• Bible: there are significant questions pertaining to the inerrancy of the Bible, and to hermeneutics, both critical issues for us who affirm the ultimate authority of the Word of God.
  • Kingdom: this is a significant debate with numerous questions about what the kingdom means and how it is ushered in and its relation to the church, and how Christians ought to engage in culture and what Christians can expect of culture, among many other related matters.
  • Culture: though Christian fumes remain, and though we were never a Christian nation, we were a nation that was strongly influenced by Christian principles, but that has and continues to change drastically and rapidly, and the “intolerance of tolerance” is one of the key marks of this culture. During these changes, the twin temptations are to move in an accommodationist (liberal) or a separatist direction.
  • Contextual Theology: this is driving a lot of theologizing that is being done today, which often results in the culture being the lens through which the biblical text is interpreted rather than the other way around, which leads to biblical revisionism and liberal theology.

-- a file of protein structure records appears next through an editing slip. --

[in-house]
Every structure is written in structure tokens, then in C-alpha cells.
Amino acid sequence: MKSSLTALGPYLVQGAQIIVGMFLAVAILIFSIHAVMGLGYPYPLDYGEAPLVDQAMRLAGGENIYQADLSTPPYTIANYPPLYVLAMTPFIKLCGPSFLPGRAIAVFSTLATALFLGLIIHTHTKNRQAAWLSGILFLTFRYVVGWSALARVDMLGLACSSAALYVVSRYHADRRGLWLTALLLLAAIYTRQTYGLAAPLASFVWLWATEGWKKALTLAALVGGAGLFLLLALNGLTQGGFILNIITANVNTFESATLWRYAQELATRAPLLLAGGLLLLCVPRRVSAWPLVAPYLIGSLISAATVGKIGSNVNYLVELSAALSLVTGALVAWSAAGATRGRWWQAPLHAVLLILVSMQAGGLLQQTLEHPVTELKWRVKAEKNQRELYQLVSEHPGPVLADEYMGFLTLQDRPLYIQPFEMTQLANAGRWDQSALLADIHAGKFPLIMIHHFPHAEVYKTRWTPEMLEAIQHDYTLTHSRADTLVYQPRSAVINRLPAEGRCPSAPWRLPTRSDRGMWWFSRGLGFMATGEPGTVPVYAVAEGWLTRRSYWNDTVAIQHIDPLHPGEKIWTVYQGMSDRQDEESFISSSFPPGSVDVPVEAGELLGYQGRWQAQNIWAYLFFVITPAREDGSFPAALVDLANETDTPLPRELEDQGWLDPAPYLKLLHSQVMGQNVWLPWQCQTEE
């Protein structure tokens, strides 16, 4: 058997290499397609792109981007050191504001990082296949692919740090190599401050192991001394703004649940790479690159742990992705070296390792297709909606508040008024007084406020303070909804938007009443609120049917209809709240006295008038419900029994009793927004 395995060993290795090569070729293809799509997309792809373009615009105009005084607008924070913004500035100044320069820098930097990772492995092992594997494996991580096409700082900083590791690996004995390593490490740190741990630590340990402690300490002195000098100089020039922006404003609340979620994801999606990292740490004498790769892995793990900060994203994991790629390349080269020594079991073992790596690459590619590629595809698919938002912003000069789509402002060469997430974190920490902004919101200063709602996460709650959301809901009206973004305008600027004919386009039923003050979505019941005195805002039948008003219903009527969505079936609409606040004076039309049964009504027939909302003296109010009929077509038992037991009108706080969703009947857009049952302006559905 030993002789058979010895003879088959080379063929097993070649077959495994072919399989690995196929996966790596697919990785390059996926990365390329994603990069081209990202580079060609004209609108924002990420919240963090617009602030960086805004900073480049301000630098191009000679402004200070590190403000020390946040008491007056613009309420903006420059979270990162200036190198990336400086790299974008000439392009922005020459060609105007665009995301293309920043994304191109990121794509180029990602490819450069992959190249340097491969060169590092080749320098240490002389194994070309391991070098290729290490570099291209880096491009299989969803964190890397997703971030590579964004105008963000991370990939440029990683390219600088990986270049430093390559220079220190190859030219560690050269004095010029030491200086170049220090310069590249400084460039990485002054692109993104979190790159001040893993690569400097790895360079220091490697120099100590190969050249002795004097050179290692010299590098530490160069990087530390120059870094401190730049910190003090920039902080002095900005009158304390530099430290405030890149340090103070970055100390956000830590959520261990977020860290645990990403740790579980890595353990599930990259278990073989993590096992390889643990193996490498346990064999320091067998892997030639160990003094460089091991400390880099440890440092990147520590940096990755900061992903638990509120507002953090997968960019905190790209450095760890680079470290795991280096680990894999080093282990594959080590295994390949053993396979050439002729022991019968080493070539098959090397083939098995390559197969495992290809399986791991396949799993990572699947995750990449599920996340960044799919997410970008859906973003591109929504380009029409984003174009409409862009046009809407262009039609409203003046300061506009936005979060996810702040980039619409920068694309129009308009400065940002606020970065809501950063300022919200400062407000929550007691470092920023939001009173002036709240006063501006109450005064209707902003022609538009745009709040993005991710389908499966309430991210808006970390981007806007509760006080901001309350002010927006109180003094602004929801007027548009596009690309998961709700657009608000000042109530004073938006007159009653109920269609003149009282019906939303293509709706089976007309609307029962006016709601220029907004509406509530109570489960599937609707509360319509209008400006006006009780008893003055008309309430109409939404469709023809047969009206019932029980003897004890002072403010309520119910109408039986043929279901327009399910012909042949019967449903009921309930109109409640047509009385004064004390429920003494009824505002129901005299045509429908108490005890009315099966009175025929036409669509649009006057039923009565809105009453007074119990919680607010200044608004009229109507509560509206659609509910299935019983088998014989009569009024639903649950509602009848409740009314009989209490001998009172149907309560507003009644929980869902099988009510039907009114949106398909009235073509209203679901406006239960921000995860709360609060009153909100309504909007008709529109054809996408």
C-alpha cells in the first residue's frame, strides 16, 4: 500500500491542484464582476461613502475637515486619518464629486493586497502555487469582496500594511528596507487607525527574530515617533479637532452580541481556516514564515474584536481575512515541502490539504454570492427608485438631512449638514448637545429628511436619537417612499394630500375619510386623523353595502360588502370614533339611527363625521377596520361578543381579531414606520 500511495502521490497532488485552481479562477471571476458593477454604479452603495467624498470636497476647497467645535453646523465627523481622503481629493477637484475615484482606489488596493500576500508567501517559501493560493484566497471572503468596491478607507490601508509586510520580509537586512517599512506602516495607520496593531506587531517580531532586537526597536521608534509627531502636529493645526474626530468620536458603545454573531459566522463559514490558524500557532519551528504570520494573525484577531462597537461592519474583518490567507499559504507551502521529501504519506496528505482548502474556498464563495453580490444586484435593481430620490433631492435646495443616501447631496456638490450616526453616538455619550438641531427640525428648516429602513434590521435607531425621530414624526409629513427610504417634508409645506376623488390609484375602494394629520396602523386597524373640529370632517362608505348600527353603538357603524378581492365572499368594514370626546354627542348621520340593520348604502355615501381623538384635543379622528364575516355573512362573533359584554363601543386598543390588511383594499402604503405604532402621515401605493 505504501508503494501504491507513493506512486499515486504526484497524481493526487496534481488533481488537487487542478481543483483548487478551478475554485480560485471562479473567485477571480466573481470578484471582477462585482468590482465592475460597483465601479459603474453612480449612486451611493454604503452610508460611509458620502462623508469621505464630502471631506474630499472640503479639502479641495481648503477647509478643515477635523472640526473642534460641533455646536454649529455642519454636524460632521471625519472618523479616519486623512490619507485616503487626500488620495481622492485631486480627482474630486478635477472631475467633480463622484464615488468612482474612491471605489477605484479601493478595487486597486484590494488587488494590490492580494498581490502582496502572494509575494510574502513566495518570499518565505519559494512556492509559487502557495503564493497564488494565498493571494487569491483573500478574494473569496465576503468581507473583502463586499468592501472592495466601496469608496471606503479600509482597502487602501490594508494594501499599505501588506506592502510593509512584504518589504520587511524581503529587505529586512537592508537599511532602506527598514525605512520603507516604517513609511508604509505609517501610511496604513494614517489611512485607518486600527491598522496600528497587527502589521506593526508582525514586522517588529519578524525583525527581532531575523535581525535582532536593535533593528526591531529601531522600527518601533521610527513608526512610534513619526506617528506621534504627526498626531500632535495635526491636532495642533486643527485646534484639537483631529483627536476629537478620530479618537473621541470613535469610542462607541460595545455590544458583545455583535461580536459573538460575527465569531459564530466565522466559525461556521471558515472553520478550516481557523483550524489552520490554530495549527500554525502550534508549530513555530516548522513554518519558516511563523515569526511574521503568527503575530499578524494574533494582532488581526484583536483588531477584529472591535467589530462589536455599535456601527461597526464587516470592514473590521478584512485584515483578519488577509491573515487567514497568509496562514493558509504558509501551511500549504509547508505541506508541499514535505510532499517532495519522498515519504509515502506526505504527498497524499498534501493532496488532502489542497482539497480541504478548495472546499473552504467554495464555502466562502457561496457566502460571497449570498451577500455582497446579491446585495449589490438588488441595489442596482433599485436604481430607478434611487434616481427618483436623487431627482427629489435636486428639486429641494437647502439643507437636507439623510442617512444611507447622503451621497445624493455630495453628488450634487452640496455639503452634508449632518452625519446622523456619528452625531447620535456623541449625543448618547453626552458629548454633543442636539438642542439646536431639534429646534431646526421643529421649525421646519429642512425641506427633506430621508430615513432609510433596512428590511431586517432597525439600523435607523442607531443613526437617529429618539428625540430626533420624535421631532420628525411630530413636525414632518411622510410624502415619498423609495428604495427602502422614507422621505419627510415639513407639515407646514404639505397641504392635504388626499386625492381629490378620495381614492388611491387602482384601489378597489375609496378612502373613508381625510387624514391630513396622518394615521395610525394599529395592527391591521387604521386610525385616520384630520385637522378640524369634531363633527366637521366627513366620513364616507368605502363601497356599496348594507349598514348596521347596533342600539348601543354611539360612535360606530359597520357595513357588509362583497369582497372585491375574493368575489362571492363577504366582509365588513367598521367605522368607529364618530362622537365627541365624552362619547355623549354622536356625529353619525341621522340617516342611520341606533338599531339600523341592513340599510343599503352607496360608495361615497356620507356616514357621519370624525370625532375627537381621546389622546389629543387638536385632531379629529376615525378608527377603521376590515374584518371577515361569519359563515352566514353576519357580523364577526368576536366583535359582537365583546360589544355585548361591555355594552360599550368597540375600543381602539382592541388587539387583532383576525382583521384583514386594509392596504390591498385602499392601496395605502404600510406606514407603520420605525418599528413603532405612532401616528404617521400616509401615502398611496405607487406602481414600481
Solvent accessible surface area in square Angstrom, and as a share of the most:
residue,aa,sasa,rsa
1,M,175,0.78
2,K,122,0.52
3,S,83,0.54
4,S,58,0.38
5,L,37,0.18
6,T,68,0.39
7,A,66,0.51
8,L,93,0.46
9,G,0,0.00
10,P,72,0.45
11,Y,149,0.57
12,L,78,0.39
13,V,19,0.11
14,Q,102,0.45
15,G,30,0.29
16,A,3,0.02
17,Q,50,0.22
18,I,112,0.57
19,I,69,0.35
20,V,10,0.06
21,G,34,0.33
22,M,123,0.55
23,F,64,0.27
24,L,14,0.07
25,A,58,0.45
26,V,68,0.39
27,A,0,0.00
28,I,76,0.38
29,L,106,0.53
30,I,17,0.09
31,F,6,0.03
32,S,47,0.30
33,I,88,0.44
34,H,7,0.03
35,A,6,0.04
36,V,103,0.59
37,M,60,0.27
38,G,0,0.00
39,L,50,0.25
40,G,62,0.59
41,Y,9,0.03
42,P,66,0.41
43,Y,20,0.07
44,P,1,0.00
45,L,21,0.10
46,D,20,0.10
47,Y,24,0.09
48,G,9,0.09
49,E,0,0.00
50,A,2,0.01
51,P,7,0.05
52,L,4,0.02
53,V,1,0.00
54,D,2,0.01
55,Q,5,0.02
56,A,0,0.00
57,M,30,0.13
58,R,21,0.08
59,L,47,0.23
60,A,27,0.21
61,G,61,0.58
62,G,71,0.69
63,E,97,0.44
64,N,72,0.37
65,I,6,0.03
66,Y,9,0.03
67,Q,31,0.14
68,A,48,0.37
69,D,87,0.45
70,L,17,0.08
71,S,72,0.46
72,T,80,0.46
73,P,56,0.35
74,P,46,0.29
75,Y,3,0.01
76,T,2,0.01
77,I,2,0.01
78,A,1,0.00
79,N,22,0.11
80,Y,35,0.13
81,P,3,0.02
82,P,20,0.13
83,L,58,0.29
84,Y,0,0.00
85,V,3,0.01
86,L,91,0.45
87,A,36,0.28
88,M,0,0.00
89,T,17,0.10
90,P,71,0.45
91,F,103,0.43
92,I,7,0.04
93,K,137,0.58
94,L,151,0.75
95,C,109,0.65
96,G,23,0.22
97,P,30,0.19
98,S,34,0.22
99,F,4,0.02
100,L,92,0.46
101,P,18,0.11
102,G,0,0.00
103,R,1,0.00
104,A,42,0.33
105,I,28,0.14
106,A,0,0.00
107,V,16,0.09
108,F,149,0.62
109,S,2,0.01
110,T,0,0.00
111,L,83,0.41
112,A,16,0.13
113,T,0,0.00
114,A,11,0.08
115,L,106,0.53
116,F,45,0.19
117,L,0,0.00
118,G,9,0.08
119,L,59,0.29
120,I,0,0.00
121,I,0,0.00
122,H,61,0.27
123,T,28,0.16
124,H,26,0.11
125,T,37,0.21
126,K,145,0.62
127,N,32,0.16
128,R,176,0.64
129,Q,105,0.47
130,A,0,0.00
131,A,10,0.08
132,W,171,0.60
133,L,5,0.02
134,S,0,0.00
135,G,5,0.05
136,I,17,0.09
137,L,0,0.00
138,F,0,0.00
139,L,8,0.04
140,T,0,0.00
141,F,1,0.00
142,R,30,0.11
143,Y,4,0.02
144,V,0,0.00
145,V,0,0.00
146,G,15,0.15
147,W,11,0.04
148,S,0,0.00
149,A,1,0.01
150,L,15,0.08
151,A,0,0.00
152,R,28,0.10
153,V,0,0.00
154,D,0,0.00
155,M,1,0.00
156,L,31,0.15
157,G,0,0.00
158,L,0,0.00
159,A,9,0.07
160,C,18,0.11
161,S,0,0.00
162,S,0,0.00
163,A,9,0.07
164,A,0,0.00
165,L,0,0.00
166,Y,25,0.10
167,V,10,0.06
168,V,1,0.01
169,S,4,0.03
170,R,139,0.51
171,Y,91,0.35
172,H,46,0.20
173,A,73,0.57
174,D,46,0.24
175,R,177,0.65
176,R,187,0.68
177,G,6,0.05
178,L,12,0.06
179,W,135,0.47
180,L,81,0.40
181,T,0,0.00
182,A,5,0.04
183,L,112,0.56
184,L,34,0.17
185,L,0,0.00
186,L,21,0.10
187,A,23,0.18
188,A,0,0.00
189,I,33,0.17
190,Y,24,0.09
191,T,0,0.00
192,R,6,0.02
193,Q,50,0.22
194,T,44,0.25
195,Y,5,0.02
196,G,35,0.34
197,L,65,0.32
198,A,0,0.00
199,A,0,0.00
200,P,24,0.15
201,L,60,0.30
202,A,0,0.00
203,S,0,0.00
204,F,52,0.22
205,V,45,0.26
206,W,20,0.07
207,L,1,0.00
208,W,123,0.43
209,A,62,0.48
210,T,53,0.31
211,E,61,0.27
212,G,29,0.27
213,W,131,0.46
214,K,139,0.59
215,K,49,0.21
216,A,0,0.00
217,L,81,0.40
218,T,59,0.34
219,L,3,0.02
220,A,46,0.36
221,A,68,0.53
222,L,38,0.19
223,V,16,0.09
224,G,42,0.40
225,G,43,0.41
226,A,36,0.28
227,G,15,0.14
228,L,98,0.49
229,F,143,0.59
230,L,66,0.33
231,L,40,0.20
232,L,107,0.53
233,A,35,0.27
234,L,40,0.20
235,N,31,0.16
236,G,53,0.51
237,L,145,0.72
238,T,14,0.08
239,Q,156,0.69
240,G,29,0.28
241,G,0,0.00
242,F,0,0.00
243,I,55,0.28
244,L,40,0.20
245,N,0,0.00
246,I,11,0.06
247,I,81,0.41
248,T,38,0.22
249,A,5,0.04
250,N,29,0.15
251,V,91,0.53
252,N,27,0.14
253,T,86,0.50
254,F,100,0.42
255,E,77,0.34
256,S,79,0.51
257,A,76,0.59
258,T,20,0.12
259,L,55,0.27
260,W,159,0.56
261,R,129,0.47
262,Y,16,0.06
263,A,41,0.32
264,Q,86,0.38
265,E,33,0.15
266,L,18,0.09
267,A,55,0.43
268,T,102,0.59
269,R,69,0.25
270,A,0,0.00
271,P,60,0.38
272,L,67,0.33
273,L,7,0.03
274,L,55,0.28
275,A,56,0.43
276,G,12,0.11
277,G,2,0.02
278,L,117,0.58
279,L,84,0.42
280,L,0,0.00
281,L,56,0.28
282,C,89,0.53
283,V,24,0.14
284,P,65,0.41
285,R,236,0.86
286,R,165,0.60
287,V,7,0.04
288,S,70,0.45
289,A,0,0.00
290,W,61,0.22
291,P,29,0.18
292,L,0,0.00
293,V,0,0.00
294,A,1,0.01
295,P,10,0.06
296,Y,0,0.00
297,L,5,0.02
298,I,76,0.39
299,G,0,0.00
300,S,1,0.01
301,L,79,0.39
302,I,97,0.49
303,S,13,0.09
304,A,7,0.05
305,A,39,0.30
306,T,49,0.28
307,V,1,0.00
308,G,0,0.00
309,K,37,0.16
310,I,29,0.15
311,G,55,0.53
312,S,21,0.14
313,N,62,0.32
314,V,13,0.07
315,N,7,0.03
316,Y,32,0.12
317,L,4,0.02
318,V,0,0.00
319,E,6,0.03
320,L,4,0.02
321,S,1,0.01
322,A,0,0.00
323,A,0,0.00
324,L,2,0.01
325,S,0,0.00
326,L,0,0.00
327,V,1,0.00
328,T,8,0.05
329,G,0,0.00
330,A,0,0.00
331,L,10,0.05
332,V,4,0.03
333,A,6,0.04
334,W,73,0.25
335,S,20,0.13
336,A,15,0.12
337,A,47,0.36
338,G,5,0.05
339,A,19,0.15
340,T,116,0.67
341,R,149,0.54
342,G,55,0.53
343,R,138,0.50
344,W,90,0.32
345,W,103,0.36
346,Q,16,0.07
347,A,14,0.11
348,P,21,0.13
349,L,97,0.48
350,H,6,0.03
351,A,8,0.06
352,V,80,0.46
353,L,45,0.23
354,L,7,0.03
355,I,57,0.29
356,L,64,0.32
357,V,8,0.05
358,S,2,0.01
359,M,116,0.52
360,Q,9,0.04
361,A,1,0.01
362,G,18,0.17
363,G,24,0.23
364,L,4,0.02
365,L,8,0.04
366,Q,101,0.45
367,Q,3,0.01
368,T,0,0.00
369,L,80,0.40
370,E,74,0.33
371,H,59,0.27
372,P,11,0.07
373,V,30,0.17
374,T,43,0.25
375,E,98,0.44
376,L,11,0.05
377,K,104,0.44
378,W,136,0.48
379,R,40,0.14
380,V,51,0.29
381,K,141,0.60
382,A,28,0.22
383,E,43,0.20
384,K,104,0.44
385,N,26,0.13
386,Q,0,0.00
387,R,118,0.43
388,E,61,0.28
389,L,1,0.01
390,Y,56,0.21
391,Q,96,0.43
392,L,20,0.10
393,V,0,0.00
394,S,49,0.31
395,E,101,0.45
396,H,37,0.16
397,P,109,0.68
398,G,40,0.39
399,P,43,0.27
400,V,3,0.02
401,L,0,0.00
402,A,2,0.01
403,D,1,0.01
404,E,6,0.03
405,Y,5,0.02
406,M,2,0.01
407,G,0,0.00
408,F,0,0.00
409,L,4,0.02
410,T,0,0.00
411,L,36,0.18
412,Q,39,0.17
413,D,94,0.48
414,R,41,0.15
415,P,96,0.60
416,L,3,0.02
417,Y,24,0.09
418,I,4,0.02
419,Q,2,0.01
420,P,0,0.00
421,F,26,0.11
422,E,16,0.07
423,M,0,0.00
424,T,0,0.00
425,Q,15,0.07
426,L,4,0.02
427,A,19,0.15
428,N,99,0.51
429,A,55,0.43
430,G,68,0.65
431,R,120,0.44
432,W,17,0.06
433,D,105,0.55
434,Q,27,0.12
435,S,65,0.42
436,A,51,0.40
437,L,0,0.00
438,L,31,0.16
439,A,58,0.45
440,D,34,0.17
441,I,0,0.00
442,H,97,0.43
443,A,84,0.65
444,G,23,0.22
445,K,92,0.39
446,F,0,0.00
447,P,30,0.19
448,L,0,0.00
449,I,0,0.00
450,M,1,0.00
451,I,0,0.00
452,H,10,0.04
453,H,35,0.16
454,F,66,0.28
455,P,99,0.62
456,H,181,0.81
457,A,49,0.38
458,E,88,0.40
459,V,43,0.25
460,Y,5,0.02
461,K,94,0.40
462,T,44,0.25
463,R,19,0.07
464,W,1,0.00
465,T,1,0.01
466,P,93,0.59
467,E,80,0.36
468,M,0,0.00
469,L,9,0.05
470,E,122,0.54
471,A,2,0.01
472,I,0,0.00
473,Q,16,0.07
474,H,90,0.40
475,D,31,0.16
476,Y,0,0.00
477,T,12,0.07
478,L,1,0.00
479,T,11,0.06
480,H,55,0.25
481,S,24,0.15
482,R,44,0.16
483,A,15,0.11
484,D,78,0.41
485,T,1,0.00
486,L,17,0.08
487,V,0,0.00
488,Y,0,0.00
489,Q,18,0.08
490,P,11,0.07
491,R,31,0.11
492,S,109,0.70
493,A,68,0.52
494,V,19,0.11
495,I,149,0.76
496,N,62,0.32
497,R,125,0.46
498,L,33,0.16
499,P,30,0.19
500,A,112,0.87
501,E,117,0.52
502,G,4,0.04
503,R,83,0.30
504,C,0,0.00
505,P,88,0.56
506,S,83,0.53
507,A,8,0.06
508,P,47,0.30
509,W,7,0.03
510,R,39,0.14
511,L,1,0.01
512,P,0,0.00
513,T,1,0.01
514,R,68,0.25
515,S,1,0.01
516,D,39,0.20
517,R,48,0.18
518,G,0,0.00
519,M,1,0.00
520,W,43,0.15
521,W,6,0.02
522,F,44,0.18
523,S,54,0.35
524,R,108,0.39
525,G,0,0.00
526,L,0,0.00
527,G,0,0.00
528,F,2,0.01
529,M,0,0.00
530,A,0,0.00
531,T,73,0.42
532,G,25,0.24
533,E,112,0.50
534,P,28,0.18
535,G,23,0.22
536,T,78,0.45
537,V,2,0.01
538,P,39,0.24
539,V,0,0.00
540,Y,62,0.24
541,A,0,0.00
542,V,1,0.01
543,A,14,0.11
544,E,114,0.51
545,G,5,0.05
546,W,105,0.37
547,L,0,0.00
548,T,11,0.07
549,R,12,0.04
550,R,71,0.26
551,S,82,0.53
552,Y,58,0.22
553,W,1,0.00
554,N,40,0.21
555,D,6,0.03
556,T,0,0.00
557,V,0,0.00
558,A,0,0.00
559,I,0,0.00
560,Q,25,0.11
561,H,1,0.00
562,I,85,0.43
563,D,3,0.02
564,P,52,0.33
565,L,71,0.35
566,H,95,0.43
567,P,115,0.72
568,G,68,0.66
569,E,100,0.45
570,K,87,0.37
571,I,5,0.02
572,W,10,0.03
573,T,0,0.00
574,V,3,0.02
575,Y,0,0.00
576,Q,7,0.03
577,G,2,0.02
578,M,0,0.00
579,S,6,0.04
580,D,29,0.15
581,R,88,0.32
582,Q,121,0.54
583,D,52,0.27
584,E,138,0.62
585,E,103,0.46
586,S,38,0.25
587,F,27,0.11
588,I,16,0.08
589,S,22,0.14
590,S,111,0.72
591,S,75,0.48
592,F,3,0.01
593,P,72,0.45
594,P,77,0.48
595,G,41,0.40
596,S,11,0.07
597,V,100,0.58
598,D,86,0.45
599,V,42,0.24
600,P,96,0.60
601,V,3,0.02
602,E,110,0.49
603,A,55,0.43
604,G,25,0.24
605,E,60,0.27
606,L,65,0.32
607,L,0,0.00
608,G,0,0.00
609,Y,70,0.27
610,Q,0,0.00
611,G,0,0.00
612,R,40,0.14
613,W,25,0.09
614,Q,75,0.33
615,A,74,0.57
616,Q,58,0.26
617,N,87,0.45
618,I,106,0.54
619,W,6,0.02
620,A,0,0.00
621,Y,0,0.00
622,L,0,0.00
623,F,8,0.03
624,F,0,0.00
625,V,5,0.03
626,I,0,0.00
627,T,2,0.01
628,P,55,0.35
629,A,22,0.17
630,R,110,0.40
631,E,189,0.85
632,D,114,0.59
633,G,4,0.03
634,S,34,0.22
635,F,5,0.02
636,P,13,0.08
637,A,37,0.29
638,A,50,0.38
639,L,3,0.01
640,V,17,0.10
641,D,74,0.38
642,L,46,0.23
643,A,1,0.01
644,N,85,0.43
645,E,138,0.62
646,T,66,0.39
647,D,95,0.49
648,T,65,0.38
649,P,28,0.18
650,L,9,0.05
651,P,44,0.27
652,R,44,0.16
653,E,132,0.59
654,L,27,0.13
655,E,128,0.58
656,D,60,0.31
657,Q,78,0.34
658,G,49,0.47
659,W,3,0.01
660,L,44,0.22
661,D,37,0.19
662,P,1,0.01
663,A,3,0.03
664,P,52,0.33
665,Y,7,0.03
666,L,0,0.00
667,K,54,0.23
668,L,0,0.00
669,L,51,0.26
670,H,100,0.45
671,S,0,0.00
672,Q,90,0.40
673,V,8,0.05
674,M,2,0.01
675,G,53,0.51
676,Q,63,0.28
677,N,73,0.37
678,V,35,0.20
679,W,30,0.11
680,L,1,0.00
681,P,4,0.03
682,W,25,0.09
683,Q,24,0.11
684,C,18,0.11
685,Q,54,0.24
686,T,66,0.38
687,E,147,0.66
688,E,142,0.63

• Religious Freedom:  this is narrowing more and more, and the focus is on freedom of worship and freedom from religion, not freedom of religion, and this has profound implications on Christians living in the world but not being of the world.
  • Persecution: Christianity is the most persecuted religion in the world, and though it includes death in some Islamic countries, it also refers to other kinds and forms of persecution. But rather than engage in a victim mentality, which Evangelicals are prone to do, we must know that this is the precise manner and context in which the gospel transforms, seasons with salt, illumines with light, etc.

In sum, we need to figure out how to live the Christian life with faithfulness in a post-Christian day.

I have considered doing a pre-conference on Trinitarian Theology. This is an important issue for Evangelicals to know and understand, as there are many changes taking place in Trinitarian theology, and not all are good!